When Dennis Mitchell discovered that his in-laws’ headstone was sinking, it triggered a monumental project at Bethlehem Cemetery at the southeast edge of Slater.
“That’s happened a lot down here. We have a lot of sinking going on,” said Barb Mallon, one of the church members who leads the committee to clean, lift and straighten the headstones at Bethlehem Cemetery.
Mitchell’s brother-in-law contacted a contractor to raise and level the stone, which got the group thinking about taking care of the other stones that were showing the wear and tear of Iowa’s weather.
With 50 headstones cleaned and straightened so far, this summer the group hopes to add a couple dozen more to the list.
“Our cemetery committee has been working with a contractor to repair, raise and level headstones as a trusted duty to those who have been buried there,” Mallon said. “The congregation and the church council have diligently funded the contractor expenses while volunteers have given their time and labor to the cleaning, landscaping and research projects.”
Mallon, Mitchell and Joan Schoon spearhead the project and are being joined this summer by local Boy Scouts.
“One of the Boy Scouts, Zach Horness, is doing an Eagle Scout project, so he will be leading a group of other Scouts and show them how to clean the headstones,” Schoon said.
“We don’t know exactly when the cemetery was started but we have some 1880s stones. Slater was founded in 1889, but pioneers were here before the town was founded,” Schoon said.
The cemetery, which is located on Highway 210 on the east edge of Slater, has 230 plots and about 200 of them have headstones.
“We had some old stones that were covered with dirt and we had to dig them out,” Mallon said. “We have two Civil War soldiers, and we have some that are dated 1880. One is a young girl and she had two siblings — so that family lost three little kids.”
Some of the stones need to be reset as they’ve sunk into the ground over the decades. Some need to be cleaned of dirt and lichen.
“Some of the older stones are so soft the cleaning can make them harder to read,” she said. “We also have some that were covered by plants, and that vegetation had to be cleared away.”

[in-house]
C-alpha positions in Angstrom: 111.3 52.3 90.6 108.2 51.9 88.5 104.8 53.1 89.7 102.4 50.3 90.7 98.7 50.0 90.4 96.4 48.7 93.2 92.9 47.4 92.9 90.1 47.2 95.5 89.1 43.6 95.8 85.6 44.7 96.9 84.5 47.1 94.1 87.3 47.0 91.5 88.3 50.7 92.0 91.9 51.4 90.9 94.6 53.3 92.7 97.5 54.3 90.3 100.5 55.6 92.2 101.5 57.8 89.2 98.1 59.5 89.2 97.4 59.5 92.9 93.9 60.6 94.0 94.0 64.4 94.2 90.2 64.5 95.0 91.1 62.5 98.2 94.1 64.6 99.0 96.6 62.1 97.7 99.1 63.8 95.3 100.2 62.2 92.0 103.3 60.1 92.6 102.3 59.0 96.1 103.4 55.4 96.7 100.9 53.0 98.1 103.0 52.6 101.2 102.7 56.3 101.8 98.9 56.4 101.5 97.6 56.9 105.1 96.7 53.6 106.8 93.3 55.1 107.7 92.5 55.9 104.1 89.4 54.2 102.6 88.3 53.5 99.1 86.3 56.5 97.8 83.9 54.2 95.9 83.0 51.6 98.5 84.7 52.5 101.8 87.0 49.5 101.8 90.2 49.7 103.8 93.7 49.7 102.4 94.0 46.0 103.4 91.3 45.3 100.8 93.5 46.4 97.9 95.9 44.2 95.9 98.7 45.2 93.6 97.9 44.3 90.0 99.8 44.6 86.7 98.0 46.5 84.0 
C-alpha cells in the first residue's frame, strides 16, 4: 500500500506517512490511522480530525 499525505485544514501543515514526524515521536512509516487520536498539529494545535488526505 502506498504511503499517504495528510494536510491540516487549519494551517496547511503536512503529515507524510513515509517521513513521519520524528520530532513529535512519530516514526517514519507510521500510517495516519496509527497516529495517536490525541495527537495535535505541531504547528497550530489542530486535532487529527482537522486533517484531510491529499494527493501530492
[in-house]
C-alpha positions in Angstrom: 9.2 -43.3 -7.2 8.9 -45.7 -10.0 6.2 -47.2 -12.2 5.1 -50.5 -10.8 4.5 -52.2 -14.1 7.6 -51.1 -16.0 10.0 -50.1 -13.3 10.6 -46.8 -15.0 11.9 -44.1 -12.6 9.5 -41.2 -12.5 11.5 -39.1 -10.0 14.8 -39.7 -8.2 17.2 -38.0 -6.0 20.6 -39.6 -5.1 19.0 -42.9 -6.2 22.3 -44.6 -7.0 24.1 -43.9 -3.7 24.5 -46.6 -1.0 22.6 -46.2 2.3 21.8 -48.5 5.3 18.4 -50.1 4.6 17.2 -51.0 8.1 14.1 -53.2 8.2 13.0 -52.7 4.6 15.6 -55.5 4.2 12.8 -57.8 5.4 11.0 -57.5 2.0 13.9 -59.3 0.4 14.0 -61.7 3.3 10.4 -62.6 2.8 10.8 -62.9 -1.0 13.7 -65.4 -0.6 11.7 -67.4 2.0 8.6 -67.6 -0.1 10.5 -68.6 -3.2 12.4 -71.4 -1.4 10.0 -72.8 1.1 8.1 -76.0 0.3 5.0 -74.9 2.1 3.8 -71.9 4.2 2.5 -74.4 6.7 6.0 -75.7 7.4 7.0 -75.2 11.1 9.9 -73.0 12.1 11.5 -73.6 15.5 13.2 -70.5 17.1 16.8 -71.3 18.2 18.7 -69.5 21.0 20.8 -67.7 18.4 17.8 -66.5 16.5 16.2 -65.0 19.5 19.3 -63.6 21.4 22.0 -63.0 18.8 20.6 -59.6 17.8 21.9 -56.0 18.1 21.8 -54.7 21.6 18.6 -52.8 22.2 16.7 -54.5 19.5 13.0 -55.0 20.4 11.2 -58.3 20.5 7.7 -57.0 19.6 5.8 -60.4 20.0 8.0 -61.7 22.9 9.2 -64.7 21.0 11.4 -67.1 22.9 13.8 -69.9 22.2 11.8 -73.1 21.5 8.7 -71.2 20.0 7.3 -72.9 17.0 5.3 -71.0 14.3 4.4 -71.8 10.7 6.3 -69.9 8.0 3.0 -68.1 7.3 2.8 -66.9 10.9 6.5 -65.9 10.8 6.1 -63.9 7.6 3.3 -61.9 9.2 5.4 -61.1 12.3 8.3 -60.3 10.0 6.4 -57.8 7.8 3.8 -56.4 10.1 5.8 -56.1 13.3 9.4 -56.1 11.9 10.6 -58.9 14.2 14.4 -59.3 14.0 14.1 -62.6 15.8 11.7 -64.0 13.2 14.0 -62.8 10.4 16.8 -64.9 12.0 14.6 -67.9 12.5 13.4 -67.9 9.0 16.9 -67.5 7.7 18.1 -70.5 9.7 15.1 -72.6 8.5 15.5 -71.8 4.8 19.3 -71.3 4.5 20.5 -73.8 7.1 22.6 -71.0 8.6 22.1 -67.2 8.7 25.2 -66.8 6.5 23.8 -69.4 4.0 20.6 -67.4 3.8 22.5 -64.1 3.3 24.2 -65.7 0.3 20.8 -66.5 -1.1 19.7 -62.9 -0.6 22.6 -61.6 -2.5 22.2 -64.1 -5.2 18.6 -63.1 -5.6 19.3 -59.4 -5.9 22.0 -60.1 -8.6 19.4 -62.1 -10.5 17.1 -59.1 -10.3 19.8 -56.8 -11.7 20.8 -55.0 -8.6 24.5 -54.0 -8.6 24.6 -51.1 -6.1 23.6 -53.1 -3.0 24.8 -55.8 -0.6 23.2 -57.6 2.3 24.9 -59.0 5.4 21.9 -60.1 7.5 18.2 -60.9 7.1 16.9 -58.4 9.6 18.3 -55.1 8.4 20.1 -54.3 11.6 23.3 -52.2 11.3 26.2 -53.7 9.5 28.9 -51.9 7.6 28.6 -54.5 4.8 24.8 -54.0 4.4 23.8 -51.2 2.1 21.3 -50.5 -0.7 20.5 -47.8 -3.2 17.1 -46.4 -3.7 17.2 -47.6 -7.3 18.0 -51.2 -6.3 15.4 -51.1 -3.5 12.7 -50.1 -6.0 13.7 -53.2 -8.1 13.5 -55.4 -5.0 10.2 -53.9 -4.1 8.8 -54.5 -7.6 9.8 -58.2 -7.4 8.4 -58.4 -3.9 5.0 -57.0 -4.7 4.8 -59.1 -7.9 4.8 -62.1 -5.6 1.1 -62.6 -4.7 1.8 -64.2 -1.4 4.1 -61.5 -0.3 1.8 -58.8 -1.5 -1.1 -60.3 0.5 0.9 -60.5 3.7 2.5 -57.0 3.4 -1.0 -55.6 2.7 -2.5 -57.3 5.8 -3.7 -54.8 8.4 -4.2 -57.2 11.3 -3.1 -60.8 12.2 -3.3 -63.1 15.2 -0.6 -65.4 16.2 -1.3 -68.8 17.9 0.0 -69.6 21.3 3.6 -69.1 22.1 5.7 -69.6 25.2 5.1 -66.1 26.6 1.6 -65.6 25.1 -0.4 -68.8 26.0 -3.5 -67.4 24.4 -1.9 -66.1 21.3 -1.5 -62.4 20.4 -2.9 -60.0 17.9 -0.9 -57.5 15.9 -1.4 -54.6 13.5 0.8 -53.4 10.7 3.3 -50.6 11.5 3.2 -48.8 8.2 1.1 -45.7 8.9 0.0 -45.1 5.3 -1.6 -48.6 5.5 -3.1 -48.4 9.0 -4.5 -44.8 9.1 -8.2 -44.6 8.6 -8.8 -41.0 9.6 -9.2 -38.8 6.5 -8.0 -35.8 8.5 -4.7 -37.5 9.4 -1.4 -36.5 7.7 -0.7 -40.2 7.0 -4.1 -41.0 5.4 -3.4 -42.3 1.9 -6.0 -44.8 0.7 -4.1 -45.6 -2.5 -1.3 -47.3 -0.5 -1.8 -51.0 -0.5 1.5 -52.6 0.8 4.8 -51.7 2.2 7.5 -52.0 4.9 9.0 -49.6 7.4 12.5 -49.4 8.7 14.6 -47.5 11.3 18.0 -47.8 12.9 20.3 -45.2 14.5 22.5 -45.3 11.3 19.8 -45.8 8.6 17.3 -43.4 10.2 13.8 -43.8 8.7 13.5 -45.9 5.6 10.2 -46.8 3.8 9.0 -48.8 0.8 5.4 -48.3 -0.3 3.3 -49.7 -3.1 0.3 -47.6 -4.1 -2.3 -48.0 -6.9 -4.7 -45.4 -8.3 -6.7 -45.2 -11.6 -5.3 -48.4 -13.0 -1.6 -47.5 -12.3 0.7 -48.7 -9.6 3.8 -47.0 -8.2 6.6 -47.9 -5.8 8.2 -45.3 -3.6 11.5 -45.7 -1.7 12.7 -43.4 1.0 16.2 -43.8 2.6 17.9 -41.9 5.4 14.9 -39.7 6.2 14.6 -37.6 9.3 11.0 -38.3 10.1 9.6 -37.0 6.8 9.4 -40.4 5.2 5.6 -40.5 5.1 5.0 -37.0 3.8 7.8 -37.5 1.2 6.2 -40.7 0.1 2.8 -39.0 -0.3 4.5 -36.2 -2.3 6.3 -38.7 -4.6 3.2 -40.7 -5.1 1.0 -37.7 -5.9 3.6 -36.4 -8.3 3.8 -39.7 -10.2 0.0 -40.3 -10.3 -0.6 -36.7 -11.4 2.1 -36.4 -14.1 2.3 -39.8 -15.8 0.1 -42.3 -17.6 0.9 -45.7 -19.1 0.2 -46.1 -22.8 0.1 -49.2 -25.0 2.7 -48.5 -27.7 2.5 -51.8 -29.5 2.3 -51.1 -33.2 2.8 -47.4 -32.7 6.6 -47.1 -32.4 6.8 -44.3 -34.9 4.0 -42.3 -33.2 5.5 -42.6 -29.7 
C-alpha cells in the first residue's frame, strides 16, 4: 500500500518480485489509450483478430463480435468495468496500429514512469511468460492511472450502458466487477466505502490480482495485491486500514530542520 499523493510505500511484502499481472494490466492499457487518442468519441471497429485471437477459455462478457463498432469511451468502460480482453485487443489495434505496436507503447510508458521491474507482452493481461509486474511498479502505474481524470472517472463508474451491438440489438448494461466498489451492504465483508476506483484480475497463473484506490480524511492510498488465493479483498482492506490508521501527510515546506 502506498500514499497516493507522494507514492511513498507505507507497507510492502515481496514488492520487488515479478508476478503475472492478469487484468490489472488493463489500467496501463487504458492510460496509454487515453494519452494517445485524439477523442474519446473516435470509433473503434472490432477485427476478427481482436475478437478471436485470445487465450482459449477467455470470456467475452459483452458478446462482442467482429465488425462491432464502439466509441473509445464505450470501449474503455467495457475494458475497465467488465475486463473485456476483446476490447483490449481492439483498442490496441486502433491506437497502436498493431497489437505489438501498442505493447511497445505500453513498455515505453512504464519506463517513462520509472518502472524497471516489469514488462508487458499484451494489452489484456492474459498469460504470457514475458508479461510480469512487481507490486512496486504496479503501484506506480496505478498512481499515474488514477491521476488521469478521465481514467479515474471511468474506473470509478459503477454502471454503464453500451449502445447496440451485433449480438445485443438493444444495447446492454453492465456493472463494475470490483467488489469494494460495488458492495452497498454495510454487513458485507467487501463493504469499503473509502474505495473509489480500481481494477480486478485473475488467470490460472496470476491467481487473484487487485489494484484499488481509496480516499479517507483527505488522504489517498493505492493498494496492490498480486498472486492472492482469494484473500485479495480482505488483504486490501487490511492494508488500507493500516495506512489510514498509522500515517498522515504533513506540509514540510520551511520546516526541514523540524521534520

The cemetery belongs to Bethlehem Lutheran Church in Slater. “Anyone can be buried here. We have non-members buried here,” Mitchell said.
The contractor for the job is Russ Gardner, who’s a member of the State Association for the Preservation of Iowa Cemeteries.
The cemetery committee applied for a grant from SAPIC and was awarded $500.
“That’s really helpful because one of the cleaning products that we use cost $350 for about four gallons,” Mallon said. “It’s expensive to do, but you can’t use any other product. You can’t just bring out dish soap because it will destroy the limestone.”
The group is working on a couple dozen more stones this summer and will get help from the local Boy Scouts troop.
To help pay expenses, members of the congregation “adopted” a stone for whom no family could be found, Mallon said. By adopting, they donated money to the cost and then received a packet of history about that person.
“Its history goes back to the late 1800’s when pioneers would settle for a bit, often burying a mother, or too many times, children who died from diseases we no longer worry about,” she said. “Cleaning the stones to read the names and then researching the families is very rewarding, although very time consuming. Having the congregation get involved promotes more interest in the history of the community too.”
This article originally appeared on Ames Tribune: Time has taken a toll on the headstones at Slater's Bethlehem cemetery